With at least 10 police vans parked outside and more than 60-70 police officers on one side of the building alone, what, i wondered could require such costly police commitment? Had there been some new terrorist attack? Or worse, was Tom Cruise in town?
Nope. It was 50 boho, well-to-do, Chelsea-dwelling, Chateauneuf du Pape-supping luvvies dressed in 1920's eveningwear, who were protesting against The National Coal Awards through the media of dance and crap slogans.
Why is it the police ALWAYS arrive in disproportionately large numbers and generally behave like sneering bullyboys? They seem to have two distinct roles: one good (serving the needs of the community), one bad (serving the needs of the ruling elite) and switching heads - Wurzel Gummidge-Stylee - depending on the occasion. Talk about indoctrination.
Anyway, I digress. The very notion of a National Coal Awards tickles me. I mean, how boring would your life have to be for that to count as a good night out? What, for chrissakes, were the categories?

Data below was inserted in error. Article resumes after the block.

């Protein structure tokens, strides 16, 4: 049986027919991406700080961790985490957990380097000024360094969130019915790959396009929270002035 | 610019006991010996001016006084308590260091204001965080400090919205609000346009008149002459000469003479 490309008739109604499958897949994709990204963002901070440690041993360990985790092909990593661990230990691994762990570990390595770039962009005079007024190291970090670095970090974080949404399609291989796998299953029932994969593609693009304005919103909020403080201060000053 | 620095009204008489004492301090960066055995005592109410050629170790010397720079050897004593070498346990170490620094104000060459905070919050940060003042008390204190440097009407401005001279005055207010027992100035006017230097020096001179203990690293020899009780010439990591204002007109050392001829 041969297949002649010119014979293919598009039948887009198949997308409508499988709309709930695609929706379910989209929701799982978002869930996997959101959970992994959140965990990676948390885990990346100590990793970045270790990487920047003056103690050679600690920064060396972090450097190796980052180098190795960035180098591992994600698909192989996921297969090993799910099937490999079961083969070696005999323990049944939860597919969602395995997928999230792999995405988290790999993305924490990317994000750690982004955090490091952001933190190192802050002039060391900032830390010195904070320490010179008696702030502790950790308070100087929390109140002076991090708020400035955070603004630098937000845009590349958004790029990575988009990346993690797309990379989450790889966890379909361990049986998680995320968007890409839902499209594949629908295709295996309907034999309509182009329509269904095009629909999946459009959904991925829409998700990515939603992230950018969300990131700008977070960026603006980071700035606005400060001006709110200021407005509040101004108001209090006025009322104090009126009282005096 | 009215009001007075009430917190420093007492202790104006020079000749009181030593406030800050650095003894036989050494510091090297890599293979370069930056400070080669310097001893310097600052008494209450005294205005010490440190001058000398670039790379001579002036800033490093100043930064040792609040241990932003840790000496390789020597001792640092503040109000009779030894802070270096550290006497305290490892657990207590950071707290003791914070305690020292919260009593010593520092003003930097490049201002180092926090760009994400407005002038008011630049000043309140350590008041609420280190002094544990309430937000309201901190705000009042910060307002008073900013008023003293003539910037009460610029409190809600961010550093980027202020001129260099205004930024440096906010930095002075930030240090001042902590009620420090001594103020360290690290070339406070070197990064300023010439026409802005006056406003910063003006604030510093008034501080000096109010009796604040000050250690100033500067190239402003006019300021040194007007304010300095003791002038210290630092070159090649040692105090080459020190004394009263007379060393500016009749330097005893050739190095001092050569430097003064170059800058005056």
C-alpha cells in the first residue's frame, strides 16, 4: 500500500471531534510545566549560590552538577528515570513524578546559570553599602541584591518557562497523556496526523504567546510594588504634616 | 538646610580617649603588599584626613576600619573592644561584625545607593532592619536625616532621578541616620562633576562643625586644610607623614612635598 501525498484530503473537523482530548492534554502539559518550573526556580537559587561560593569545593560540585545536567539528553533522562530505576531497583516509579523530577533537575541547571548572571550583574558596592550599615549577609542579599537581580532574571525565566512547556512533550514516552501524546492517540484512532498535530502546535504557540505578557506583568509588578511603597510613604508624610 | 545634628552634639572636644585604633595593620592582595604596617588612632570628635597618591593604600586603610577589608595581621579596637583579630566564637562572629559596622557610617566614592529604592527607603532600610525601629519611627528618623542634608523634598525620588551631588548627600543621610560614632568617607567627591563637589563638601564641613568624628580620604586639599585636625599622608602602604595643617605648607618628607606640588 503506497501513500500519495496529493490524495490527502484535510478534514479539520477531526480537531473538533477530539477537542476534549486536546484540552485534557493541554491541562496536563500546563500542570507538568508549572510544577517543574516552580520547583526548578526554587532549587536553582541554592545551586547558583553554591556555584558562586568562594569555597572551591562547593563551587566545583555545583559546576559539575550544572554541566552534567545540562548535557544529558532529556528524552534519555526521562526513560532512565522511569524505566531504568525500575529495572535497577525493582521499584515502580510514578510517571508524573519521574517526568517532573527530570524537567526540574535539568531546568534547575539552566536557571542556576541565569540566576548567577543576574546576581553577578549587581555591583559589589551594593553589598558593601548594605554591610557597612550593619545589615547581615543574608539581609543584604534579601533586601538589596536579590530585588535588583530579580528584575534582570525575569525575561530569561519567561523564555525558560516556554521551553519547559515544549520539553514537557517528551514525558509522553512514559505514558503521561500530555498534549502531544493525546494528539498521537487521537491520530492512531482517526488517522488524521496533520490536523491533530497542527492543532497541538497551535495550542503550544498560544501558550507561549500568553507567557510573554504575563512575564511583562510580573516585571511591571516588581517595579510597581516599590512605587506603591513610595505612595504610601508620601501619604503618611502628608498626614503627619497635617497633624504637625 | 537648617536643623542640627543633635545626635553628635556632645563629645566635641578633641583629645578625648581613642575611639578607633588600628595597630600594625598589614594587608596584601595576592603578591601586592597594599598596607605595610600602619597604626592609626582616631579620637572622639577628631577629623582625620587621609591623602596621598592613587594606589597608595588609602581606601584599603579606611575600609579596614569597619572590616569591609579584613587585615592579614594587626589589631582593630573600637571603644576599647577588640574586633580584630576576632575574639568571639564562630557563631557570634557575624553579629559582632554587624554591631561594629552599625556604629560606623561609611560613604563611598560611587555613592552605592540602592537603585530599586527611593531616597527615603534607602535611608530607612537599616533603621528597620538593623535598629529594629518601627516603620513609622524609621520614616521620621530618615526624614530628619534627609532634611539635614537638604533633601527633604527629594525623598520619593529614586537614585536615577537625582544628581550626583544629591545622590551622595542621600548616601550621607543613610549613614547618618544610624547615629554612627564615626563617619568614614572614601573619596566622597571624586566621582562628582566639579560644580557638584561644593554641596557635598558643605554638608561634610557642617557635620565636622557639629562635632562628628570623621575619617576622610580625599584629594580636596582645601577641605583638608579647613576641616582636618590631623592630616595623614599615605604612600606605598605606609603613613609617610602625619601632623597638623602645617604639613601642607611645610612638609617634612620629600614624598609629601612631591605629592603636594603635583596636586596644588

- Black as coal Award (Positive Discrimination)
- Coals to Newcastle Award (Selling it back to the miners at a huge mark-up)
- Old King Coal Award (Best exploitation of a Third World country)
- Coal-ition of the Willing Award (Pit with least Trades Union membership)
They were clearly the kind of people who think "a night in the cells" is a reference to late night shopping at Harrods (think about it), yet, wonderfully, one of the organisers was handing out "arrest crib sheets".
And how do i know that this was a more refined class of protestor? One of the chichi throng was recognised by yours truly as being a Sunday Times "Style Magazine" hackette, who is probably doing some sort of piece on "Protest Chic". Hardly a direct action type of gal, hardly a revolutionary crowd.
As for the slogans, organisers Climate Rush really pushed the boat out with modern classics "No new coal", "No more death factories" and what sounded very much like "Meals on wheels" but was actually, i think, "Deeds not words".
Jesus, no wonder they were bored.
Best of all, rumour abounded that the Coal Awards people had changed venue at the last minute and weren't even there. We British sure give good protest.
I didn't stay long. Nor, I imagine, did they.